GrahamO wrote:

And that vote was to stop immigration of people where we already had enough. The point is that the people said No to businesses deciding who comes into the country but you're still doing the BS waffle again.


Many people voted to stop immigration because they have unfounded fear immigrants

most places in the UK that have high immigration voted remain, while many places that have very low immigration voted leave

There are some real concerns about the EU, and I recognize that these are legitimate concerns. However, arguments about immigration are deeply unsettling.

Comparing the UK with other OECD countries, immigrants represent 7.7% of the population, which puts the UK mid table, relative to everyone else, the UK does not have an immigration problem.

Immigration is a factor of economic prosperity, if the UK continues to be economically successful, the level of immigration will remain pretty much the same, however, if economic prosperity falls, then the level of immigration will also fall.

We may have a few more Asian, Indian and African immigrants, and less French, German, Polish and Hungarian immigrants, which may not be a bad thing, however, I suspect that the people who voted for less immigration would be horrified by prospect of more black, non Christian immigrants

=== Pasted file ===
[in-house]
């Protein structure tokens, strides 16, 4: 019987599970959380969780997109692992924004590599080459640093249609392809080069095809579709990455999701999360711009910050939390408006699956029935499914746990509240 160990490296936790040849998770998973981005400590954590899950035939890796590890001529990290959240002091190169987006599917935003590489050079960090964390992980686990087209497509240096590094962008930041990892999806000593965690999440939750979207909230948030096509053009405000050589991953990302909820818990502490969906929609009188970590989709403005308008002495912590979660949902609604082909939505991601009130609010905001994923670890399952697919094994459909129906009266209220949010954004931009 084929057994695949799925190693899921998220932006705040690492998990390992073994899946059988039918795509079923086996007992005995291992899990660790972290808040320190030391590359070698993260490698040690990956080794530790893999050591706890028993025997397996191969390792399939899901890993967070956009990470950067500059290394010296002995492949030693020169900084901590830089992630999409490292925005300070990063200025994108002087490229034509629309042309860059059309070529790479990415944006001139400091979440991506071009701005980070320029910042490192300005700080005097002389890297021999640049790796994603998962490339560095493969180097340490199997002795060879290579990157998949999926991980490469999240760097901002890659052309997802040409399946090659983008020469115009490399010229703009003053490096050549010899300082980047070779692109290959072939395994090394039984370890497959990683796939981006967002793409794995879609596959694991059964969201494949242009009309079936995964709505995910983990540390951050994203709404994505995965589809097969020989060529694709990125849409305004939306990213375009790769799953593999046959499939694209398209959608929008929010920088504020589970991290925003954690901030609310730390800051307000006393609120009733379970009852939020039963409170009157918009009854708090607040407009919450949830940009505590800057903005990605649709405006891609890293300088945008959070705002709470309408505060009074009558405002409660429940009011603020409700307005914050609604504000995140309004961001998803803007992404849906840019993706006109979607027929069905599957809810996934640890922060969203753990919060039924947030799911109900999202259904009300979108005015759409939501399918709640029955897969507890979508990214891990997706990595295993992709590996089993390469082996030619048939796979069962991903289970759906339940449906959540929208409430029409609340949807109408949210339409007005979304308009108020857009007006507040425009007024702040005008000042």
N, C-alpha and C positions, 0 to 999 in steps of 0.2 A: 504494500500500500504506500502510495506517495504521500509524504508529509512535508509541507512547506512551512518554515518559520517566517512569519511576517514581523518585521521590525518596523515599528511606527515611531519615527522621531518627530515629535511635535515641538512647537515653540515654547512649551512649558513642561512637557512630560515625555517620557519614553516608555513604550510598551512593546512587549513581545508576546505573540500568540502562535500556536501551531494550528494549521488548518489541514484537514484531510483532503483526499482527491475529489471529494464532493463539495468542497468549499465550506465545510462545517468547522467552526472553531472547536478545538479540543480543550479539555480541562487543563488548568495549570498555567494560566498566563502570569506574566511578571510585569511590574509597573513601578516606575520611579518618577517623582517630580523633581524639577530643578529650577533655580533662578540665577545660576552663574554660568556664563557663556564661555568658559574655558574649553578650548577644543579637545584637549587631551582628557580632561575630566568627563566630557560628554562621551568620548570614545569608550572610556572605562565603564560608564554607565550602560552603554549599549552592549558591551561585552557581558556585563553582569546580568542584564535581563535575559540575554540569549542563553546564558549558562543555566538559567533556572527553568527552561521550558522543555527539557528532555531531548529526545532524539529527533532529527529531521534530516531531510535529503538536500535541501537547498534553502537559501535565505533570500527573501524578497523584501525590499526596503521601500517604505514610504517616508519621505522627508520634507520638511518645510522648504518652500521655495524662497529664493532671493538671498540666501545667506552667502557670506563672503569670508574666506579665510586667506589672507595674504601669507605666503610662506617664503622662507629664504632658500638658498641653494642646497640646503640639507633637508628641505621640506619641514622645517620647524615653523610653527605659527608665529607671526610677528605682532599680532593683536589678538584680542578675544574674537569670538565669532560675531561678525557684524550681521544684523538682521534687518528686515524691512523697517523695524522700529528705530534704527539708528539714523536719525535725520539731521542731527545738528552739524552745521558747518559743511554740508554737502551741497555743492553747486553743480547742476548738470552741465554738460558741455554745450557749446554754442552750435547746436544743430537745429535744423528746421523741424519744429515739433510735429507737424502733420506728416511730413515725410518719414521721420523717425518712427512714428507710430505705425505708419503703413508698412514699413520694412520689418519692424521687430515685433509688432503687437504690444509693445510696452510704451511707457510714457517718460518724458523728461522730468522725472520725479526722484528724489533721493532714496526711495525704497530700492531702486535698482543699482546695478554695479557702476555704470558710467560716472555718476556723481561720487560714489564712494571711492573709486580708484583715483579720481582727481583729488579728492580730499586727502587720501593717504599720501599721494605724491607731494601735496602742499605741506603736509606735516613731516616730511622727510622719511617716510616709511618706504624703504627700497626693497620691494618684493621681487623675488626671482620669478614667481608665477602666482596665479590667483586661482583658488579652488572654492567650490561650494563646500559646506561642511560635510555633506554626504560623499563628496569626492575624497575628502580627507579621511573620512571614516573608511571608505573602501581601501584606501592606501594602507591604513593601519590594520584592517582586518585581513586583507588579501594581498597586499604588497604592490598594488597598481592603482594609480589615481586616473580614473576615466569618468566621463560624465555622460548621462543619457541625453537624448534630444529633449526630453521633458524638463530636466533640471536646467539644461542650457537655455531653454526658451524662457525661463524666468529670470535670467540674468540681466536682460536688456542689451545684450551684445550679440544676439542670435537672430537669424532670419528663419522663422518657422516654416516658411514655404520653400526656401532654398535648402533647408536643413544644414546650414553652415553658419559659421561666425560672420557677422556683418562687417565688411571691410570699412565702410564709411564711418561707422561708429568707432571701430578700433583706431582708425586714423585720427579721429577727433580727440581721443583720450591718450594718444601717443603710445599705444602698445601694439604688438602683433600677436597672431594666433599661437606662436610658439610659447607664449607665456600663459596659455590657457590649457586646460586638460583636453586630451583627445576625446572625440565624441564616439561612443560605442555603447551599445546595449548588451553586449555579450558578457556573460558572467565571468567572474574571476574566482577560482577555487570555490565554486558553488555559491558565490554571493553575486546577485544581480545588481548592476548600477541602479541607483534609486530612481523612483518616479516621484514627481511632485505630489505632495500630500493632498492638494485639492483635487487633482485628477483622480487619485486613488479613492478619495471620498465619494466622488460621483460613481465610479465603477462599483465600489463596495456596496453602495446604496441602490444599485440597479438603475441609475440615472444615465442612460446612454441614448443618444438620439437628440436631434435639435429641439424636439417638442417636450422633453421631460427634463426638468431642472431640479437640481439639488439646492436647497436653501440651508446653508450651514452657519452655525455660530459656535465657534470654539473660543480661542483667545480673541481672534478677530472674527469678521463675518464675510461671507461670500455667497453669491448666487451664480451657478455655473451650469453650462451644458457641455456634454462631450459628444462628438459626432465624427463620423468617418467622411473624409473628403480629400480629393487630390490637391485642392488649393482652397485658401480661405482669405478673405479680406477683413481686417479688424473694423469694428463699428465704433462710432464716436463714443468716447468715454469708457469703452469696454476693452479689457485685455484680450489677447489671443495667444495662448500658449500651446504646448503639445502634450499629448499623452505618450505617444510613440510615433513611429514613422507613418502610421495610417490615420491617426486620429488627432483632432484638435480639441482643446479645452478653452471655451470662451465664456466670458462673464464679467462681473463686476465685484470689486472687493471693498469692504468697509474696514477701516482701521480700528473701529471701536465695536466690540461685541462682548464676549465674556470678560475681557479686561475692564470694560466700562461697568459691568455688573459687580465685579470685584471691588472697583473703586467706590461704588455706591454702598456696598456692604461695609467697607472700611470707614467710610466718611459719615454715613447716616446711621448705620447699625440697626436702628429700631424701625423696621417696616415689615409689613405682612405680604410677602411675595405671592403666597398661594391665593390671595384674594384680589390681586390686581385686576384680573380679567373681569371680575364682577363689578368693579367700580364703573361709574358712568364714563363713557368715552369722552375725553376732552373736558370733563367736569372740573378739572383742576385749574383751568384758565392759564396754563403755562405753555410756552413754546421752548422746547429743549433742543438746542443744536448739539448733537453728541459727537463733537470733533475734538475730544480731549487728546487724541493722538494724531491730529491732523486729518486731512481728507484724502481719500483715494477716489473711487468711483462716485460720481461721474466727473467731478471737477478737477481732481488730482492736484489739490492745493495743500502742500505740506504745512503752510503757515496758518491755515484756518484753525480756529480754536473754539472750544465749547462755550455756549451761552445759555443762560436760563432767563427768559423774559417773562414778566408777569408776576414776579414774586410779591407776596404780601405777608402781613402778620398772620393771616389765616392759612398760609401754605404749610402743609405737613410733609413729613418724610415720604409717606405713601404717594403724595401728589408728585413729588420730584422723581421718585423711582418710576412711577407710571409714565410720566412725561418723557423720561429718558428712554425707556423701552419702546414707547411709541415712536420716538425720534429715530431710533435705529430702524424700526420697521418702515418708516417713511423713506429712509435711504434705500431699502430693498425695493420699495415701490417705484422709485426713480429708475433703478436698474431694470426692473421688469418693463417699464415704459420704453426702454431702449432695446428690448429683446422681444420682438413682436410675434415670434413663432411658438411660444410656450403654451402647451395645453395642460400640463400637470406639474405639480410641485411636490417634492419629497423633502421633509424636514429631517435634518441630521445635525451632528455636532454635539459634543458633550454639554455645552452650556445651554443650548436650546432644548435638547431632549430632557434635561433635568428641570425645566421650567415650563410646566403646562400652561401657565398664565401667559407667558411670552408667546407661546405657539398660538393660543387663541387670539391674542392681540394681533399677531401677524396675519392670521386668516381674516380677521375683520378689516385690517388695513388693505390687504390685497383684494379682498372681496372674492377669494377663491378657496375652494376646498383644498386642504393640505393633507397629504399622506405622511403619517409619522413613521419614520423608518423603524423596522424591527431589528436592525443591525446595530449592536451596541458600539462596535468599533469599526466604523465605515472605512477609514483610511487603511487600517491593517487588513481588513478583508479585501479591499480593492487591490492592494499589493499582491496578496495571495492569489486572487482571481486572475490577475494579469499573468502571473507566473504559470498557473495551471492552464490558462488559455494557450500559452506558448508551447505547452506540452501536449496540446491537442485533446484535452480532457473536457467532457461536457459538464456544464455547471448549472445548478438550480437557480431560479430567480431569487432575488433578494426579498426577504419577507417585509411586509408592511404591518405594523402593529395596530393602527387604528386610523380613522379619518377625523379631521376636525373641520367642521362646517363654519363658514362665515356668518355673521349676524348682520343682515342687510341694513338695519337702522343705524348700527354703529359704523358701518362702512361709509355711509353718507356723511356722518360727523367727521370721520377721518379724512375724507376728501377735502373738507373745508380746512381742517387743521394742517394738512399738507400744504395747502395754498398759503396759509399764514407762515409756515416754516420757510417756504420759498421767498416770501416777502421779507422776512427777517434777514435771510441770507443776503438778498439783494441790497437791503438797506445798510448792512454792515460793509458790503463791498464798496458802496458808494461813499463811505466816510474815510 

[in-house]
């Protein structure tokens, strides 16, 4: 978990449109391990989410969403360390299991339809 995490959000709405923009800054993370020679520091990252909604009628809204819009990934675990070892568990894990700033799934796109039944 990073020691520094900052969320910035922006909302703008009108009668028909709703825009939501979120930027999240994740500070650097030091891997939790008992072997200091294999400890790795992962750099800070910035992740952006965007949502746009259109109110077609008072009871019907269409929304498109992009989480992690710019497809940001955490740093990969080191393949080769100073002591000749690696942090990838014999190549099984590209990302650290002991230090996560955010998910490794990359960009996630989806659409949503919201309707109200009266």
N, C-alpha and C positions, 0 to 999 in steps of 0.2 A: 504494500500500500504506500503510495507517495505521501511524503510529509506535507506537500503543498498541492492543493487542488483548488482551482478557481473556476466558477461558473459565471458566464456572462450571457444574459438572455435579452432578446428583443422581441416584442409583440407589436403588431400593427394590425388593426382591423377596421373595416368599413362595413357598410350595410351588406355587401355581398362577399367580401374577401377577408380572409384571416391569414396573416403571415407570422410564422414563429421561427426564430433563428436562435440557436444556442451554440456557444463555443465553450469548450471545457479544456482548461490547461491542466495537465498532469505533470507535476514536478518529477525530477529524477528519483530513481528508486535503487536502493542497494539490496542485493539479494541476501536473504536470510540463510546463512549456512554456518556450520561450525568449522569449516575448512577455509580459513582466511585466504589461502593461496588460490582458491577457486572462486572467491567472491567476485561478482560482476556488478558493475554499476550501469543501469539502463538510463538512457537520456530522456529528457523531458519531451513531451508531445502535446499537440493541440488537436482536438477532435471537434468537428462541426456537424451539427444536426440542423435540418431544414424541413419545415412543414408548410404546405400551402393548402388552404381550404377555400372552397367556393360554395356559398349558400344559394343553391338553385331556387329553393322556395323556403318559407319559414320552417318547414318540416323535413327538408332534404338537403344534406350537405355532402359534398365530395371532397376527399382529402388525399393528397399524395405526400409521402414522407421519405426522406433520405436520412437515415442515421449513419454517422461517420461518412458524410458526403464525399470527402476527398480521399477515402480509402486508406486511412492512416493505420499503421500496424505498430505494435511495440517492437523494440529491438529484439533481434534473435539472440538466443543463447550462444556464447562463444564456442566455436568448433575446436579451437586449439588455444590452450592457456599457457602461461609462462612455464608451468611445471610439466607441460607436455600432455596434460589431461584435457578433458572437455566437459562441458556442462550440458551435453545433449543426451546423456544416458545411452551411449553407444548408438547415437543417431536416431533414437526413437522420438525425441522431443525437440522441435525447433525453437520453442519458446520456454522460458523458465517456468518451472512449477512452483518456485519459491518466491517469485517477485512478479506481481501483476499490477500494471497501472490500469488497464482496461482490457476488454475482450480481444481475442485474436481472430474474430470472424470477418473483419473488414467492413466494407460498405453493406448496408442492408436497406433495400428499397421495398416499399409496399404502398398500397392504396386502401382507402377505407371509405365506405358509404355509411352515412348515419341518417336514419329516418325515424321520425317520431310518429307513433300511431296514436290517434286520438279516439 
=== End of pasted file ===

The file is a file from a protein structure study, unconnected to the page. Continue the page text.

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Jorgan




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PostPosted: Wed Oct 03, 2018 3:29 pm    Post subject: Reply with quote

Im(migration) was a strong factor in my parents voting Leave. I think the fact most immigration into the UK is from outside the EU was lost on many; even though it's 60 secs on Google and the Migration Watch website combined.
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SloggingScotsman




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PostPosted: Wed Oct 03, 2018 3:35 pm    Post subject: Reply with quote

Not long ago our nations realised that prosperity and security comes from holding your hand out and being nice to other people.